Scottish retailing hit by 8.2% decrease in shoppers
SCOTLAND’S struggling retail sector suffered a deeply worrying start to the summer, with the number of shoppers in the three months to July down 8.2 per cent on the same time last year.
Latest figures from the Scottish Retail Consortium (SRC) show a steep decline in the number of people hitting the shops, with the lack of business in Scotland worse than everywhere except London.
Both Northern Ireland and Wales had increased footfall, of 6.2 per cent and 4 per cent respectively, and the drop in Scotland is much higher than the 2.3 per cent reduction experienced across the UK as a whole.
The data showed that, while all forms of shopping saw a slump, it was the high-street stores that were the worst hit in the May to July quarter.
The number of shoppers at town-centre stores across the UK fell 5.5 per cent year-on-year in the quarter, while out-of-town shops suffered a 1.2 per cent fall and shopping centres saw a 0.4 per cent decline.
Across the UK, footfall on the high streets has now fallen for 18 months, driven by job fears and pressure on consumer spending, according to the report.
Richard Lim, an economist with the SRC, said there was little sign of things improving.
“Apart from a Christmas boost in December, footfall has now been down in Scotland for 12 months in a row,” he said.
“People are short of money, worried about jobs and are not spending, which is hitting numbers of shoppers and successful shops.”
He said that more families were cutting back on spending in “this period of falling disposable incomes”, and he could not predict there was going to be any relief soon.
“Only when confidence returns will we see more customers out and retailers taking on some of those unused shops,” Mr Lim said.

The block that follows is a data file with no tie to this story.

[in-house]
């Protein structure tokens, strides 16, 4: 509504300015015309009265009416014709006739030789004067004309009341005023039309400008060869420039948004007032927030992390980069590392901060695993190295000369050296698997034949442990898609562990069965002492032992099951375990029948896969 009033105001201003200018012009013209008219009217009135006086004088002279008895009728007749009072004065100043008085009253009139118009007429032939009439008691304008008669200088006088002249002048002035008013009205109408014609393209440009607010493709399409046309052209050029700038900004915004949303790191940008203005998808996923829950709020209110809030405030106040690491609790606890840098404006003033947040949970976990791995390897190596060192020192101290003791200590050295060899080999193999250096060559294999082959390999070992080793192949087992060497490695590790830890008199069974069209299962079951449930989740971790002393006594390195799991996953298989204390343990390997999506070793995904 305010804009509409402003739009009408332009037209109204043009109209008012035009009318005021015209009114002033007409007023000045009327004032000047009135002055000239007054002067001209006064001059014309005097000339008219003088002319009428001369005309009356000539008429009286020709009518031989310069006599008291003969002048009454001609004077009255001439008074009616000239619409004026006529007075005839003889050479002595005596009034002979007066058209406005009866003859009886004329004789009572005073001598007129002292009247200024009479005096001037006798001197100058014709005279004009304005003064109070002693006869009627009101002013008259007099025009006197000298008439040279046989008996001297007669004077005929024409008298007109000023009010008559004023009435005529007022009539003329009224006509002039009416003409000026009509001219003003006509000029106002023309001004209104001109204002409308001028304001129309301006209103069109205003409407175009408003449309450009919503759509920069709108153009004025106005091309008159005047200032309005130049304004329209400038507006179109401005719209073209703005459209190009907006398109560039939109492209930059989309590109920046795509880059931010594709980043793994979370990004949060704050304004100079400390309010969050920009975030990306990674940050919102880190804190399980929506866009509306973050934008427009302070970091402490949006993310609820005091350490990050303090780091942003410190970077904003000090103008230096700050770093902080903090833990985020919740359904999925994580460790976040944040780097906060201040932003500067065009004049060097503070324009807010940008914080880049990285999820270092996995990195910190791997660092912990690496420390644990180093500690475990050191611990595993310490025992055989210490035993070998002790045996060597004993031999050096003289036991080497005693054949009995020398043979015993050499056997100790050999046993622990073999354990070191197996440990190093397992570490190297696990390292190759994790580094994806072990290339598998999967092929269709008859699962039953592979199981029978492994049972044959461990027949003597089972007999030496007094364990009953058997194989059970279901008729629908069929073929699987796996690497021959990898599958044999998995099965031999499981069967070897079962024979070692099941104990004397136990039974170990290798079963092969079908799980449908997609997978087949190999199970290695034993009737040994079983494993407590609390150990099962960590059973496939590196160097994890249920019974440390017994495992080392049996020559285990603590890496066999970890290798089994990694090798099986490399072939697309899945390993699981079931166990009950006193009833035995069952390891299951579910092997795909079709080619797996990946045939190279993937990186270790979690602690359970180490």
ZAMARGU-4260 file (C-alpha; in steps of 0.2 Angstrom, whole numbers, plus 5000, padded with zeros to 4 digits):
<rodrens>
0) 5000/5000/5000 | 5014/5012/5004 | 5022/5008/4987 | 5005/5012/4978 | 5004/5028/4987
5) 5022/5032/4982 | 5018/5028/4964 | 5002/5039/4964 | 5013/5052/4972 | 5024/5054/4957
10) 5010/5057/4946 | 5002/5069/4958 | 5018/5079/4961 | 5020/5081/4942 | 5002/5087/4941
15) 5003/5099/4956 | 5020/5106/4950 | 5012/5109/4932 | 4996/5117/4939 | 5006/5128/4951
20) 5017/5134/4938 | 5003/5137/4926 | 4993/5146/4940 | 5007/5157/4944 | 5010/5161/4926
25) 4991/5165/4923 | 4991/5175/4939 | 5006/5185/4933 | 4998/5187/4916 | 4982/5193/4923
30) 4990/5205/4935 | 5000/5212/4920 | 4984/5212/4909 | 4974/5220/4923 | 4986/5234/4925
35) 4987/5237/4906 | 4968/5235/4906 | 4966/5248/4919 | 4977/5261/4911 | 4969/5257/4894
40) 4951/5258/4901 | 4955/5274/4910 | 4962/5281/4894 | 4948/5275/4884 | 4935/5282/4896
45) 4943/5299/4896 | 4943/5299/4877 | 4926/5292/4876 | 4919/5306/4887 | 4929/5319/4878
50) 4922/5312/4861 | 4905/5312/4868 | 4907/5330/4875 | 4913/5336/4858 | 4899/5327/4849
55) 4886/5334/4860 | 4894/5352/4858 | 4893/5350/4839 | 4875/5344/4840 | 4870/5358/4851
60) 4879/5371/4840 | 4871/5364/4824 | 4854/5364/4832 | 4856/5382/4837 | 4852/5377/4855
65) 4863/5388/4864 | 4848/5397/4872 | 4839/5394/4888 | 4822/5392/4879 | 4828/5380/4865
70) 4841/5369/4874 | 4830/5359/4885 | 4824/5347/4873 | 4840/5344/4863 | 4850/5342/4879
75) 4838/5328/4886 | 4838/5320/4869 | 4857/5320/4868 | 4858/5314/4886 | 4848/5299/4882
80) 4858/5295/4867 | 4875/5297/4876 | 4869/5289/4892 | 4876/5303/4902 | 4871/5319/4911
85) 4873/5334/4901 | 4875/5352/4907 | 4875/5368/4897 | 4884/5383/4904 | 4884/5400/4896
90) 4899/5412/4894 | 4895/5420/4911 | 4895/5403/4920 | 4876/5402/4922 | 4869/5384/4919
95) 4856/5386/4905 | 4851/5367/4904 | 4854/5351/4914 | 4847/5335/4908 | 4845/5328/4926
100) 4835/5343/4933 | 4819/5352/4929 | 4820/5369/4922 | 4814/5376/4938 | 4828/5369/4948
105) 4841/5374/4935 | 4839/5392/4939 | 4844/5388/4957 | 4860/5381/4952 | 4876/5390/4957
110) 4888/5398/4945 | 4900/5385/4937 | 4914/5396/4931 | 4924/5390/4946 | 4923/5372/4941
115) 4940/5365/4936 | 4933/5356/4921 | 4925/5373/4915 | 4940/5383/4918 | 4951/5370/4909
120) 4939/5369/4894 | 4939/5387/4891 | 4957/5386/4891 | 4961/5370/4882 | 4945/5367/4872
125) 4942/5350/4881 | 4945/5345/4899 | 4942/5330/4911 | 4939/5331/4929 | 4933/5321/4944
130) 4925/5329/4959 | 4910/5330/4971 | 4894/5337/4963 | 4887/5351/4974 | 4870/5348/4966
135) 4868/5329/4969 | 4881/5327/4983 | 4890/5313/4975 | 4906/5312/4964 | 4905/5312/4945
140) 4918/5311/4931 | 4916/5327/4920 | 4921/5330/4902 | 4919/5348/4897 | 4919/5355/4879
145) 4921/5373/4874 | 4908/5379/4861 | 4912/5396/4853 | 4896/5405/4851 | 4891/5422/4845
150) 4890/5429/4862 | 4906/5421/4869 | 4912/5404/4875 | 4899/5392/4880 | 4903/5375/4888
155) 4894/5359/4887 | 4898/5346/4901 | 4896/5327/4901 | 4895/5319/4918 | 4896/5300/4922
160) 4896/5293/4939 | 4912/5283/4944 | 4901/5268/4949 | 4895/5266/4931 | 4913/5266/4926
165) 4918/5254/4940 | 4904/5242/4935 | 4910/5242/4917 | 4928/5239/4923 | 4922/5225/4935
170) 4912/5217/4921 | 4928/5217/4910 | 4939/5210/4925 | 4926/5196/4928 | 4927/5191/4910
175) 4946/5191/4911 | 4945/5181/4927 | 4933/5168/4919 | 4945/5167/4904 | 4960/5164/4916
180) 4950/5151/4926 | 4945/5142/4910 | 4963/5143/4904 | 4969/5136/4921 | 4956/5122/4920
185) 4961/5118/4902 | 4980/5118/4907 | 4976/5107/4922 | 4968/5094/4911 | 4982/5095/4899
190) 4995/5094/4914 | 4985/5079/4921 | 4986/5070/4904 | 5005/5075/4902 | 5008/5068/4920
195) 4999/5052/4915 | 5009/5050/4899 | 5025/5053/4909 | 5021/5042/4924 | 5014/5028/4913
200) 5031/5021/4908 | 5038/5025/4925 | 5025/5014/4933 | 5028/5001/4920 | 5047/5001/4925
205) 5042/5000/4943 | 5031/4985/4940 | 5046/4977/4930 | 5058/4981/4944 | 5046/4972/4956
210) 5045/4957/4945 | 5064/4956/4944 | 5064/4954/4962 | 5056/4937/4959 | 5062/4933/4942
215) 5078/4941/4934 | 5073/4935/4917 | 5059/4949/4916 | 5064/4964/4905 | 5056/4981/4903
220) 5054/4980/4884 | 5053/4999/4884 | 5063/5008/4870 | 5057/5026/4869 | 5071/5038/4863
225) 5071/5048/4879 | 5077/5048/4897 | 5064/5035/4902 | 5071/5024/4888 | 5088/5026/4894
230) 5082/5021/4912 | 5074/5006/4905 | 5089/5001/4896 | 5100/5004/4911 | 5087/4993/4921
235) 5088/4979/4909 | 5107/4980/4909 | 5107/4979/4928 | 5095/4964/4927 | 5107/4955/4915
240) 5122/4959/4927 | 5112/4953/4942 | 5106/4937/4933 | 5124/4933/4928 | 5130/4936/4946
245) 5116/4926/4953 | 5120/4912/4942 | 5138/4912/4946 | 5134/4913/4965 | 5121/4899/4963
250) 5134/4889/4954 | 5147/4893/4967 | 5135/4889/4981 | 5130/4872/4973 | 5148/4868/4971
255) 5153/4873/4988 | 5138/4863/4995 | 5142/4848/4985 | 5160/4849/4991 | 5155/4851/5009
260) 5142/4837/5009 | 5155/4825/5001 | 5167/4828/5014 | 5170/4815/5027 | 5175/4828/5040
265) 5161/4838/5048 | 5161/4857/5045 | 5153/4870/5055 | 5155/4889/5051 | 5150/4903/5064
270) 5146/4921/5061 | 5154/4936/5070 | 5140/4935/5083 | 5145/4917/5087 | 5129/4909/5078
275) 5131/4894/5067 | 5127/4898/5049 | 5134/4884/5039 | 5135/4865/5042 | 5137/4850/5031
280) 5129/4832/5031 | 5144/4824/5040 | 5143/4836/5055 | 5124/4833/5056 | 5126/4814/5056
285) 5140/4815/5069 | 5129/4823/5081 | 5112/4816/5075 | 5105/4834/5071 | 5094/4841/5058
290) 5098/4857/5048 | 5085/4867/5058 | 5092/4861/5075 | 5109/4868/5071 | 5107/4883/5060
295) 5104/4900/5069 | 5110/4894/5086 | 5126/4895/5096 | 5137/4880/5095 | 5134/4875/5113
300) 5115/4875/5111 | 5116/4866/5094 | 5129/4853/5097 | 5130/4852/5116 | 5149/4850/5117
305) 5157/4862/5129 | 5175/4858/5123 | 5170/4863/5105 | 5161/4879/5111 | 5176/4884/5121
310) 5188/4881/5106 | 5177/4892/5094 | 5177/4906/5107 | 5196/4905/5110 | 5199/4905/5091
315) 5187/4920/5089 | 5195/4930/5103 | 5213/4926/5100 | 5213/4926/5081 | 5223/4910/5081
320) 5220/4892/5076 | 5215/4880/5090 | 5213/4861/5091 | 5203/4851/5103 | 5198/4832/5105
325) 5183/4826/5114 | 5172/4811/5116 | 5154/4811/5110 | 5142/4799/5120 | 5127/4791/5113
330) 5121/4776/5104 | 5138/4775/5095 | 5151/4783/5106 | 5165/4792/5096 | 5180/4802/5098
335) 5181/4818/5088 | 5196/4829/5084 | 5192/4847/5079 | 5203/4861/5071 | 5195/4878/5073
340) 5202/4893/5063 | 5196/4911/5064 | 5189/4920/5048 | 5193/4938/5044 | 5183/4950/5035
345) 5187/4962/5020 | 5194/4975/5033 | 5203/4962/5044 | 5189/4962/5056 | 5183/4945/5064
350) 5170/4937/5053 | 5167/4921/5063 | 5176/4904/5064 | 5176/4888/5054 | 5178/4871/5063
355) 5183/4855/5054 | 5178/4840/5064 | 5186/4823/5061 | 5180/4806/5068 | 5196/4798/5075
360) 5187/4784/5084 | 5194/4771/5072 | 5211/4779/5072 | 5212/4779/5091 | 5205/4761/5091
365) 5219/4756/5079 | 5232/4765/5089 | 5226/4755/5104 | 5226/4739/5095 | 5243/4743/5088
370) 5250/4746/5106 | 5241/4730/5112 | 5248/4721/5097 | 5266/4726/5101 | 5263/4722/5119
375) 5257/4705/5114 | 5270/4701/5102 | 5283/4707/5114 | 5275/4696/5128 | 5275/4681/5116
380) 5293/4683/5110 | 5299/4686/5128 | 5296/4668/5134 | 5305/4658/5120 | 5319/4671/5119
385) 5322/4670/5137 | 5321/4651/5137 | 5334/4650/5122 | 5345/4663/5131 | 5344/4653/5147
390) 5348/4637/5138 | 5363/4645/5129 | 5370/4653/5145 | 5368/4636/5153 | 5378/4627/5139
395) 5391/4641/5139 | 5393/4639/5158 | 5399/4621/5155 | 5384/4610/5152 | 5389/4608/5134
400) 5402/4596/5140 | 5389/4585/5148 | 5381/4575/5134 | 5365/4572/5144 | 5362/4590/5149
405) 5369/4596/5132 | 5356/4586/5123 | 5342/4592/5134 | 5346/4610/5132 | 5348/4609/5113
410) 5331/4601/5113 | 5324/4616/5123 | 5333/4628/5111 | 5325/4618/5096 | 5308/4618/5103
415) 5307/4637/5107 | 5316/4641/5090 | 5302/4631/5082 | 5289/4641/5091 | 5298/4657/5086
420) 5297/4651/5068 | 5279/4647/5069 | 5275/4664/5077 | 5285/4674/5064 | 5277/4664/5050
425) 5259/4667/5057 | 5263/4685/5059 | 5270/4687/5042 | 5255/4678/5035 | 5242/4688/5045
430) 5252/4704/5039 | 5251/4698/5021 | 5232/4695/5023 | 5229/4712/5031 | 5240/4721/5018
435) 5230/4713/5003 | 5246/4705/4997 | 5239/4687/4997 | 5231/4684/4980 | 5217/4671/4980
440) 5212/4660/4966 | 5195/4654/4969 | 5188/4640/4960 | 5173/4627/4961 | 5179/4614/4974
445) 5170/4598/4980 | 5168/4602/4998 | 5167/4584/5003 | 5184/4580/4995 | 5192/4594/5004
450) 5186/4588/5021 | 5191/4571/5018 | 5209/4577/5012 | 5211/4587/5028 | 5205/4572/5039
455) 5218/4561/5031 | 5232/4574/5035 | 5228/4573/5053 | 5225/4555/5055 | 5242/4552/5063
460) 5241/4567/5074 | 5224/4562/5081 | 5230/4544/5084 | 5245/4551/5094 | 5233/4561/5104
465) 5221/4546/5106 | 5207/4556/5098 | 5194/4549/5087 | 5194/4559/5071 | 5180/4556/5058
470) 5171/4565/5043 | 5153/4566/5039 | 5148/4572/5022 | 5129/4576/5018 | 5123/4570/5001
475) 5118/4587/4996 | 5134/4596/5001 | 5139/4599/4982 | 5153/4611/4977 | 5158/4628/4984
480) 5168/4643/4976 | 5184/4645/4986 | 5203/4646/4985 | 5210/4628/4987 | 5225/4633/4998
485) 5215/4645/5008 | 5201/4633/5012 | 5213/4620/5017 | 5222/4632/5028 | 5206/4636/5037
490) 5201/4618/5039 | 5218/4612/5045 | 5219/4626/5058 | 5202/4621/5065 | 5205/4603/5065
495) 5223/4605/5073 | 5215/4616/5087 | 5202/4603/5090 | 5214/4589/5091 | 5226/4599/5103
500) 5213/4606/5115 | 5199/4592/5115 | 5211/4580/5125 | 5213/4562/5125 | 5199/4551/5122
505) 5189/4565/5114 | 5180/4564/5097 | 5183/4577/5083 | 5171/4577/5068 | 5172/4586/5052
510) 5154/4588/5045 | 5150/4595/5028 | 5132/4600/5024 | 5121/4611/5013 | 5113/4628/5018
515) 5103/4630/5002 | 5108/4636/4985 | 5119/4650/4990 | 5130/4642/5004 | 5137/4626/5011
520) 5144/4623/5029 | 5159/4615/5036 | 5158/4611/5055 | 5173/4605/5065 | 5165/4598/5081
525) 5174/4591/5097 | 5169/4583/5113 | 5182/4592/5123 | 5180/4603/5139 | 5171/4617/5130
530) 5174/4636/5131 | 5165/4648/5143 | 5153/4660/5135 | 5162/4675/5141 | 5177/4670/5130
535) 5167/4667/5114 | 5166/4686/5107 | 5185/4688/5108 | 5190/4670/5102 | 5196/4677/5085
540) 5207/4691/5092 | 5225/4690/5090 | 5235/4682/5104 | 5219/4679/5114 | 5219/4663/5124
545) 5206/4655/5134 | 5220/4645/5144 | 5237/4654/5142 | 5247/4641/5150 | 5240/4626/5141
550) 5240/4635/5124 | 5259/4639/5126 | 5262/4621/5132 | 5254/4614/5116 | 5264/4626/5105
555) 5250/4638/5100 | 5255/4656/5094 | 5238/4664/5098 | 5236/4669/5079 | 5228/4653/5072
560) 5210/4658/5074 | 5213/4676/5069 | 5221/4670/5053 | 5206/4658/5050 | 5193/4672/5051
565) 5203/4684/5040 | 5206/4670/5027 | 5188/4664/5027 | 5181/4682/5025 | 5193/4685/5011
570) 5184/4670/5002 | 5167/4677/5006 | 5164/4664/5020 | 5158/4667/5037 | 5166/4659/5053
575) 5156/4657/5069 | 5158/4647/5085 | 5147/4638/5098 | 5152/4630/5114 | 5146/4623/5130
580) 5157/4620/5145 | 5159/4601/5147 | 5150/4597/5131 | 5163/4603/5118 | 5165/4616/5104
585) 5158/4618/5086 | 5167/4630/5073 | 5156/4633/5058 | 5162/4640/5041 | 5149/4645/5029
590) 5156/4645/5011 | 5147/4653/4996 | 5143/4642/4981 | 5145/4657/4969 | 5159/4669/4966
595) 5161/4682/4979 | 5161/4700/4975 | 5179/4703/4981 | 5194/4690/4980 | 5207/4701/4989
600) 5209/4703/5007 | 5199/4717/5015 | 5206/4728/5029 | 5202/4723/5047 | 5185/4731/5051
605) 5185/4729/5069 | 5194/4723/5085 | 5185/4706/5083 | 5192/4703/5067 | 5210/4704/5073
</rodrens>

“These figures don’t suggest that turning point is imminent.”
According to the SRC/Springboard Footfall and Vacancies Monitor, only Greater London – where there was an 8.9 per cent drop in footfall – had a larger reduction in shopper numbers than Scotland.
Diane Wehrle, research director at Springboard, blamed the rain for the high street’s woes compared with other locations.
She said: “Throughout April to July, the high street experienced a more dramatic footfall drop compared with shopping centres and out-of-town locations, with the gap widening since the same quarter in 2011.
“The wet weather was undoubtedly a key factor as consumers preferred covered retail areas to escape the wettest three months on record.
“Out-of-town retail locations have also shown more resilience – they… are more convenient to access by car and provide cheaper car parking, and again consumers can avoid venturing outside in the rain.”
The report also found that while the proportion of empty stores in Scotland rose between April and July, the country still had a lower town-centre vacancy rate than the UK as a whole.
Last month, Scotland had a vacancy rate of 10.5 per cent, meaning about one in ten premises is standing empty.
The figure is up from 9 per cent in April, but the vacancy rate across the UK is 11.4 per cent and in Northern Ireland almost one in five shops are empty, with a rate of 18.5 per cent.
Mr Lim said: “The fact that town-centre shop vacancy rates are better than the UK average offers a bit of comfort, but Scotland still has one in ten premises standing empty.”
A Scottish Government spokesman said: “The retail sales index, published earlier this month, shows that the retail sales performance over the year continues to show growth in Scotland, but with a small fall in the volume and value of retail sales in the second quarter of 2012.
“This government and our enterprise agencies are working to maintain Scotland’s position as the most supportive business environment in the UK through actions such as the small business bonus scheme and other reliefs, which provides zero or reduced business rates for 63 per cent of retail premises in Scotland.”
Stephen Robertson, director-general of the British Retail Consortium, said: “In most parts of the UK, it’s a continuing story of people being short of money, reluctant or unable to spend, resulting in consistently high levels of empty shops.”
He added: “There was little sign of a general Jubilee bounce, though the wettest June on record did produce the only month when shopping centre footfall rose as people avoided going outside.
“Retailers will be hoping the Olympics had a more positive impact.”
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